Marital and divorce agreements have to be “notarized.” But does the notary have to be present and witness the actual signing?

New York’s Domestic Relations Law §236B(3) states “[a]n agreement by the parties, made before or during the marriage, shall be valid and enforceable in a matrimonial action if such agreement is in writing, subscribed by the parties, and acknowledged or proven in the manner required to entitle a deed to be recorded.”

What does “acknowledged or proven in the manner required to entitle a deed to be recorded” mean.

In her June 1, 2016 decision in B.W. v. R.F., Westchester County Supreme Court Justice Linda Christopher upheld a prenuptial agreement in which the notary’s “acknowledgment” used the wrong wording.


Continue Reading Do Marital and Divorce Agreements Have To Be Signed in the Presence of the Notary?

The November 12, 2014 decision of the Appellate Division, Second Department, in Bibeau v. Sudick reversed the granting of summary judgment upholding the validity a 2000 prenuptial agreement, remanding the matter for a hearing on that issue.

In September 28, 2000, two days before their wedding, the 70-year old future husband and the 38-year old future wife executed a premarital agreement. It provided that in the event of a divorce, the wife would receive, in lieu of maintenance, support, and equitable distribution, the sum of $25,000 for each year of the marriage. The parties also agreed to waive their interest in the elective share of each other’s estate, and to make no claim to property titled in the other’s name.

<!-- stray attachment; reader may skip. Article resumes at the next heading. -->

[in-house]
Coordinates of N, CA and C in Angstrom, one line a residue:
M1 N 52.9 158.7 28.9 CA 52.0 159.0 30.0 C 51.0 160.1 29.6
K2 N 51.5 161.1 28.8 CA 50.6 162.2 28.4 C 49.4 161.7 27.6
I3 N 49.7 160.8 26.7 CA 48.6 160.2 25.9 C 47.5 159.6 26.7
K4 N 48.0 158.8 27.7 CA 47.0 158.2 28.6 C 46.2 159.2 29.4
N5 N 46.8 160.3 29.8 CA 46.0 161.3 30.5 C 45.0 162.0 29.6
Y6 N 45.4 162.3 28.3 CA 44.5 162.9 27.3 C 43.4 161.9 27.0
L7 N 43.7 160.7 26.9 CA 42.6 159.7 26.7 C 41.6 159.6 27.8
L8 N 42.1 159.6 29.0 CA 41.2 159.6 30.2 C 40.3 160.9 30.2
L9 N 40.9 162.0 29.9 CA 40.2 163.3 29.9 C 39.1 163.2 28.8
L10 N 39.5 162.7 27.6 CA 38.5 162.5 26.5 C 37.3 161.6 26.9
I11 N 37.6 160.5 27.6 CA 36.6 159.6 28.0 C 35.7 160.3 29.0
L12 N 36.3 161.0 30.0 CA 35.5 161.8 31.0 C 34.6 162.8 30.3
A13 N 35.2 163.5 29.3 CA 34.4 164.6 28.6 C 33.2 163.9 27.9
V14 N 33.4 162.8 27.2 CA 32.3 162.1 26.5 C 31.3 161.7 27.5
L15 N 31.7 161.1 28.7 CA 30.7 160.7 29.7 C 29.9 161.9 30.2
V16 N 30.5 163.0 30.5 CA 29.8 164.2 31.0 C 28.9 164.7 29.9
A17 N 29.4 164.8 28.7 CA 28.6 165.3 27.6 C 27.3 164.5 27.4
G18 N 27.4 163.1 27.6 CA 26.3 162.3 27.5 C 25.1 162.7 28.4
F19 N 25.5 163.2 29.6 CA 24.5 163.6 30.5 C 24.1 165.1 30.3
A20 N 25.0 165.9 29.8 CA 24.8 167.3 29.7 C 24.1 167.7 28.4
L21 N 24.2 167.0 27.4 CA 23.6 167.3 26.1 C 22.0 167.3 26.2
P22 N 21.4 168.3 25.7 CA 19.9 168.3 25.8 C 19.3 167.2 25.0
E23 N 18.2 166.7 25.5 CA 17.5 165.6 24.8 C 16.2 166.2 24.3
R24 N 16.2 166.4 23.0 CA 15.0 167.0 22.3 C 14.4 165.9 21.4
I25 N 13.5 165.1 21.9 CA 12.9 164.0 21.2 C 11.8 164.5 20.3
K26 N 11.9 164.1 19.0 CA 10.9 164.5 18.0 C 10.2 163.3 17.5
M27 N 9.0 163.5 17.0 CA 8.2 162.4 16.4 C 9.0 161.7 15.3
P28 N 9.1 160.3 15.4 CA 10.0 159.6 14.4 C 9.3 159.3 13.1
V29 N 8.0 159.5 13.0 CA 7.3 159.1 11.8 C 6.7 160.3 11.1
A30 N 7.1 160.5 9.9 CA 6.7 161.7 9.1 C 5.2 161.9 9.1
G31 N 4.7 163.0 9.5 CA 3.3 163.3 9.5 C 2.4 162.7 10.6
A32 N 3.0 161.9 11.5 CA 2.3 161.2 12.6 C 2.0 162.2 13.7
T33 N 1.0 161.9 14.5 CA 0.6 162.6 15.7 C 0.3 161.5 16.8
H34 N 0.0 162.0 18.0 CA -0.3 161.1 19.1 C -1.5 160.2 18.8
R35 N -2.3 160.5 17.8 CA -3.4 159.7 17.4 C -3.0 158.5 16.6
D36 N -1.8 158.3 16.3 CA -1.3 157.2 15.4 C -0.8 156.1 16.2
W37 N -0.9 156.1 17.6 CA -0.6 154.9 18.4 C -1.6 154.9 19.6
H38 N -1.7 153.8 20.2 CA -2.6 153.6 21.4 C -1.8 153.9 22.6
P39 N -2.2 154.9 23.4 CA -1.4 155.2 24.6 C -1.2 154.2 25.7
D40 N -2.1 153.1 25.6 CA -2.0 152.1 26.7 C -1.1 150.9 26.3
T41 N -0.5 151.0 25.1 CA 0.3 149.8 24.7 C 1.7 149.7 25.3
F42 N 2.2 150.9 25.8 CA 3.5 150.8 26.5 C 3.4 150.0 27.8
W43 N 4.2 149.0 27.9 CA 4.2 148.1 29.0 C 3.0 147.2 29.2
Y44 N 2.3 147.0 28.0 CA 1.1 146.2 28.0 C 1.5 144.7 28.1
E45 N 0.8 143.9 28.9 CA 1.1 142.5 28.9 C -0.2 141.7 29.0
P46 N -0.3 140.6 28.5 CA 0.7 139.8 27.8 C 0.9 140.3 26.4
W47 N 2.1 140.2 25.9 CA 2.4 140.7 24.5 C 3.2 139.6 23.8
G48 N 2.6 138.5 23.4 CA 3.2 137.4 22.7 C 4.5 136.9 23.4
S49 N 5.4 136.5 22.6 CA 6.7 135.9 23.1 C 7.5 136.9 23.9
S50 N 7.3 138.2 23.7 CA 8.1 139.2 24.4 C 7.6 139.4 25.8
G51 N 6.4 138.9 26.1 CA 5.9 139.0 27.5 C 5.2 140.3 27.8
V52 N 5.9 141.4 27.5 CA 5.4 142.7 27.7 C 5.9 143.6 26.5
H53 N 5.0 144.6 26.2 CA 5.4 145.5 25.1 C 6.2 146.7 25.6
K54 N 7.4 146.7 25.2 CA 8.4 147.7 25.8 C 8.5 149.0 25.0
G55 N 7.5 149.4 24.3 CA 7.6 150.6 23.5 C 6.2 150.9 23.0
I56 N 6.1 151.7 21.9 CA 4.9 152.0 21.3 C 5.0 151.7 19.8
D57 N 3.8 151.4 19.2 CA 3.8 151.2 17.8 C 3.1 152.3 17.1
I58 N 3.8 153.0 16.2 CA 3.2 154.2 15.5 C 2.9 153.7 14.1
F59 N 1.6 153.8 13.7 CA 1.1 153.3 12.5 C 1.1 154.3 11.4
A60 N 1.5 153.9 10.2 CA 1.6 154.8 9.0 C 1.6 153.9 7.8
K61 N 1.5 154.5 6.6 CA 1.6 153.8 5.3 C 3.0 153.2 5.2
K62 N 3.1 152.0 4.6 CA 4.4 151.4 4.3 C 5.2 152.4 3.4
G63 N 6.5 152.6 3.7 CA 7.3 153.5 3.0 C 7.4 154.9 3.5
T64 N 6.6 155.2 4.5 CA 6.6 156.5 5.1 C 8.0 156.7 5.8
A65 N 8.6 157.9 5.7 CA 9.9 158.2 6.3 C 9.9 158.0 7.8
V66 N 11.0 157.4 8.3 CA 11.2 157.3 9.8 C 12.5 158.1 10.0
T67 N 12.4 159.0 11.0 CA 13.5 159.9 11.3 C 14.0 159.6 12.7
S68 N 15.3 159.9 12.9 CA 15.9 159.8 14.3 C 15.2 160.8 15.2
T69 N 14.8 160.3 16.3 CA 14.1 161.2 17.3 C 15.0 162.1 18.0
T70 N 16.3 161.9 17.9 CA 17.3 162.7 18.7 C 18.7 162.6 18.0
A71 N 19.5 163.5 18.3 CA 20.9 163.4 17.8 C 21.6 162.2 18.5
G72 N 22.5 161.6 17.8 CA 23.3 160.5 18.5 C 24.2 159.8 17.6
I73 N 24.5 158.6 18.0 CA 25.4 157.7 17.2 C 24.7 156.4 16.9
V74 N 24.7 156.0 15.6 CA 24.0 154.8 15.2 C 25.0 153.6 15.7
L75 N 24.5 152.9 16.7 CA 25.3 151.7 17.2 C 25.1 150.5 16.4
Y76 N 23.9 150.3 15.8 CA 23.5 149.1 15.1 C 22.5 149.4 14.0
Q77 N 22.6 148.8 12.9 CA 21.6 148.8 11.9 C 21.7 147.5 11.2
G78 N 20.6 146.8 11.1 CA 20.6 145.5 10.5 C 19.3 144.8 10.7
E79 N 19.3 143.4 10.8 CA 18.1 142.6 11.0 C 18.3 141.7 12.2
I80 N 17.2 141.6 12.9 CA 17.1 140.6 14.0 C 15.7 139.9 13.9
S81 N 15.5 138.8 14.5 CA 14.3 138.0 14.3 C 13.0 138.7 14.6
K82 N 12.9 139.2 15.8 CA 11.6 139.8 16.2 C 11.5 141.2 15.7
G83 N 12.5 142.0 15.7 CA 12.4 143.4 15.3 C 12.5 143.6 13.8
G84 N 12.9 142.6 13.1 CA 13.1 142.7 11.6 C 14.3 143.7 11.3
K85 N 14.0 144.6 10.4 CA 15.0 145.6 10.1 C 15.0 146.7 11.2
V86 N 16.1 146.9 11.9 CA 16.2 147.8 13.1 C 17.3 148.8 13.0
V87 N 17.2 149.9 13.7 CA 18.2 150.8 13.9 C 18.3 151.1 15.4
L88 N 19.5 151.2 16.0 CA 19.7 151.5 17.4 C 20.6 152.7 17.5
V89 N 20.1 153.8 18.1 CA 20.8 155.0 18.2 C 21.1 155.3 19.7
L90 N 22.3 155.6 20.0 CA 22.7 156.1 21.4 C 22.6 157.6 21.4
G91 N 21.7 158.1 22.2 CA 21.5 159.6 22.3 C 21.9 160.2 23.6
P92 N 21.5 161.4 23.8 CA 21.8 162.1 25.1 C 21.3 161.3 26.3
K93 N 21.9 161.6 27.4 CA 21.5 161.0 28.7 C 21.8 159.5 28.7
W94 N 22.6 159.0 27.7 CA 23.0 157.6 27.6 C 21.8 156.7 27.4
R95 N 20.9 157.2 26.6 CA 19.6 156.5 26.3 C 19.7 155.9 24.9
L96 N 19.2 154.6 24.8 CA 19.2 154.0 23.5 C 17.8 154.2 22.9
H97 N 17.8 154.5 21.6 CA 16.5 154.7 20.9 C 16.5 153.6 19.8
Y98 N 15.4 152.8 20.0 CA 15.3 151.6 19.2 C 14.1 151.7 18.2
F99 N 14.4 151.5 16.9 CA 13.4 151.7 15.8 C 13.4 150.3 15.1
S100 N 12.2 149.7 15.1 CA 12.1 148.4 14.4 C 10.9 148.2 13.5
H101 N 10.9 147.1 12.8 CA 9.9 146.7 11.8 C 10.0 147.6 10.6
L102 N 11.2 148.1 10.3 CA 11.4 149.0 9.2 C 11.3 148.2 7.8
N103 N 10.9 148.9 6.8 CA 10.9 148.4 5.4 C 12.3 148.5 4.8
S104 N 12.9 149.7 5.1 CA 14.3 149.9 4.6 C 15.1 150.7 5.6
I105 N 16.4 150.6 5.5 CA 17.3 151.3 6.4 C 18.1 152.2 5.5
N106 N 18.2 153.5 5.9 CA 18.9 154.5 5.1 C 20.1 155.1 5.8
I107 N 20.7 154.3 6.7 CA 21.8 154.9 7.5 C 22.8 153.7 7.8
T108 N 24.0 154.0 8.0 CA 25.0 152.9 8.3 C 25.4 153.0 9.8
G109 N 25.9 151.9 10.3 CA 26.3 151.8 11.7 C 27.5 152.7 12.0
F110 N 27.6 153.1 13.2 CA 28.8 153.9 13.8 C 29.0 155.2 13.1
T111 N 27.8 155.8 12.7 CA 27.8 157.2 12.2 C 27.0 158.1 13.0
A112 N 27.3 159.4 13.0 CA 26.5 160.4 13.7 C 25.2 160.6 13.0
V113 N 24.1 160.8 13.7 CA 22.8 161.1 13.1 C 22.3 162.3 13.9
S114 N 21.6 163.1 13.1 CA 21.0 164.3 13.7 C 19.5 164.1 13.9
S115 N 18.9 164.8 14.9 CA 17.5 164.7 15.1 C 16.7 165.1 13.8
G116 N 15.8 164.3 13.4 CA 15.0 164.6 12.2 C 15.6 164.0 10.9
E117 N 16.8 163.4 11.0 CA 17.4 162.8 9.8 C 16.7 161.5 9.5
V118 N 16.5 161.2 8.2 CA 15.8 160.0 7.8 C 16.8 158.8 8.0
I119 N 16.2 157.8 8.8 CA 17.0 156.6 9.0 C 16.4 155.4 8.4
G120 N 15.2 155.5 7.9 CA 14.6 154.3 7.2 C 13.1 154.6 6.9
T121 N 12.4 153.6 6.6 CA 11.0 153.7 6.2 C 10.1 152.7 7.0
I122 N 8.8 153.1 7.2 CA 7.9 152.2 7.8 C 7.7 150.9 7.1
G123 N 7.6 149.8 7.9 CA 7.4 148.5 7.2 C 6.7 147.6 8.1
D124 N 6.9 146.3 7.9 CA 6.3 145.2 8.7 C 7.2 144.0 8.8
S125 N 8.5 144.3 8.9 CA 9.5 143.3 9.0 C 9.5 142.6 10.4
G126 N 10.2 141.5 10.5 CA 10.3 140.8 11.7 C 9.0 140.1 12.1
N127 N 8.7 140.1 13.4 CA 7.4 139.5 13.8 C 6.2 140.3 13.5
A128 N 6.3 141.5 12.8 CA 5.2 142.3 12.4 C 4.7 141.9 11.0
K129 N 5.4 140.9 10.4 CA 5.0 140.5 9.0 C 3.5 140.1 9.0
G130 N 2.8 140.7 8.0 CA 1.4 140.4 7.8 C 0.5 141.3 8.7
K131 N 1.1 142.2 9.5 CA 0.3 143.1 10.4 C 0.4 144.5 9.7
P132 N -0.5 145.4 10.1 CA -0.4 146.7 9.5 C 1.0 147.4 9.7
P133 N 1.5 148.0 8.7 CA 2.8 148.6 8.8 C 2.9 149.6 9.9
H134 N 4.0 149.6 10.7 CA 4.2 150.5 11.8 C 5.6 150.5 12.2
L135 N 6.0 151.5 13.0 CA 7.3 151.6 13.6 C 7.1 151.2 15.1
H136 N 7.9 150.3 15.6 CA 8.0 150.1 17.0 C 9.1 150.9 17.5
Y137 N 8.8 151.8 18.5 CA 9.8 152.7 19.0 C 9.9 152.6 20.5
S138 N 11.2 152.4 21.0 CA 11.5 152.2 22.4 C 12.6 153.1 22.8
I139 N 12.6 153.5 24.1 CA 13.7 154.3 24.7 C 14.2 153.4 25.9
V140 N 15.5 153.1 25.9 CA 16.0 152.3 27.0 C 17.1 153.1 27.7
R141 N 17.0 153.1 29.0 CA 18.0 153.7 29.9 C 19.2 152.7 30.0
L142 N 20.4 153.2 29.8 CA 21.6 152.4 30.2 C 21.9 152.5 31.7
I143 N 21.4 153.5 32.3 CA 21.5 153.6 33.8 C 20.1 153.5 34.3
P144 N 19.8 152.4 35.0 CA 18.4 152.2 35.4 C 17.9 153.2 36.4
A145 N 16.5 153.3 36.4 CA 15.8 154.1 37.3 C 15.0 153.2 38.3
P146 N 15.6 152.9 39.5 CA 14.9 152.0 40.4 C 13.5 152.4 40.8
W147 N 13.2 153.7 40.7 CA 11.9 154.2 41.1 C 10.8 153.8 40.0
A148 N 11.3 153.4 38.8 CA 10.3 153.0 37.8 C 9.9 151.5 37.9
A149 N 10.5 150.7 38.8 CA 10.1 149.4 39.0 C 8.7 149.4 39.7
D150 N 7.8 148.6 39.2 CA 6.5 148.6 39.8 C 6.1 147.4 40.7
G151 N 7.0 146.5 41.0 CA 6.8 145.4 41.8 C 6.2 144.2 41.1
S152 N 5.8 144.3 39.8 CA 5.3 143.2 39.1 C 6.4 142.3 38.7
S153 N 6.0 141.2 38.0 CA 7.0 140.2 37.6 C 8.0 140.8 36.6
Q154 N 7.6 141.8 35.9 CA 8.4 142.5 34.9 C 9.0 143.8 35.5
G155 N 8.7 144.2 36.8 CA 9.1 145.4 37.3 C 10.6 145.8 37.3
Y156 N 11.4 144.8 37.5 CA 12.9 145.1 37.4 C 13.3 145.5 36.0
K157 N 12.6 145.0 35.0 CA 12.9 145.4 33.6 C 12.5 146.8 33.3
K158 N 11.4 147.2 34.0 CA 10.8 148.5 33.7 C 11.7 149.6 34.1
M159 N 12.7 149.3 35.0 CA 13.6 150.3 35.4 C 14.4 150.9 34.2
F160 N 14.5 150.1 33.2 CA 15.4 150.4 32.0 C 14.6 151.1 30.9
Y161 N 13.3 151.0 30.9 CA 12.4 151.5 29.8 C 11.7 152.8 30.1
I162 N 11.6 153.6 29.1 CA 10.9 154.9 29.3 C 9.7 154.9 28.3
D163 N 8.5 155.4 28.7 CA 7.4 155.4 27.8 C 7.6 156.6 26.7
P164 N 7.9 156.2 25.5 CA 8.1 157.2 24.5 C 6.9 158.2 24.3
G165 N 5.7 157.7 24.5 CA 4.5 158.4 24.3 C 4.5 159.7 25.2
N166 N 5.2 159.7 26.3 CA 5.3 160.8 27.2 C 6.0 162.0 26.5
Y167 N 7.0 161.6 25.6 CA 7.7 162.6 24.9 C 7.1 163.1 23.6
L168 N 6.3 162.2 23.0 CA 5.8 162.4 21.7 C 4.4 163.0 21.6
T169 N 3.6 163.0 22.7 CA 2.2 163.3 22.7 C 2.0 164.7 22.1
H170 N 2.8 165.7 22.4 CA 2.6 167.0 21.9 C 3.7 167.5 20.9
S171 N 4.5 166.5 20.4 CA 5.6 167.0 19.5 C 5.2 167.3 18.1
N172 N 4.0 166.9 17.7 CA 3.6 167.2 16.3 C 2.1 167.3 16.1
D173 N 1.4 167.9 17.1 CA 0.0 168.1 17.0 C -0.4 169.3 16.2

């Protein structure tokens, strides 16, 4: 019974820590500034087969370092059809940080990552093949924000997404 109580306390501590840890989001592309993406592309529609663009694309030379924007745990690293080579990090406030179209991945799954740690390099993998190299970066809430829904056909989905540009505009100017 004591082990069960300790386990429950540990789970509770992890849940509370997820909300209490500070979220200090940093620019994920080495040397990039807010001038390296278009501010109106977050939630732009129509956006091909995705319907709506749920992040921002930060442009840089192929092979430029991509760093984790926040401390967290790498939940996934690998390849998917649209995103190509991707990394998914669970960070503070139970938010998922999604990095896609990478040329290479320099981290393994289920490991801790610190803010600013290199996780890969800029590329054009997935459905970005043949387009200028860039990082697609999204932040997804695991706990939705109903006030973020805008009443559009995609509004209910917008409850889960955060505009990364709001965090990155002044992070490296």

According to financial statements attached to the premarital agreement, the future husband had assets of more than $10,000,000, while the future wife had assets of approximately $170,000. The agreement was signed in the office of the husband’s attorney, in the presence of another attorney who was purportedly representing the wife.

At the time of the marriage, the wife, who had a background in marketing works of fine art to corporations, had recently opened an art gallery in California. She closed this business and relocated to Pine Bush, New York, in order to reside with the husband in preparation for their marriage, and assist him in his business endeavors. These included real estate development, as well as breeding thoroughbred horses and managing polo ponies.

In October, 2010, within days of New York’s adoption of no-fault divorce, the husband commenced this action for divorce. There were no children of the marriage.


Continue Reading Another Prenup Bites the Dust, Maybe

Prenuptial Agreement.jpgThe premarital agreement of the parties limited their rights to obtain spousal support upon divorce. It also contained a waiver of their rights to counsel fees.

Nevertheless, recently-retired New York County Supreme Court Justice Saralee Evans awarded the wife $6,000 per month in unallocated pendente lite support (an award not specifying how much of it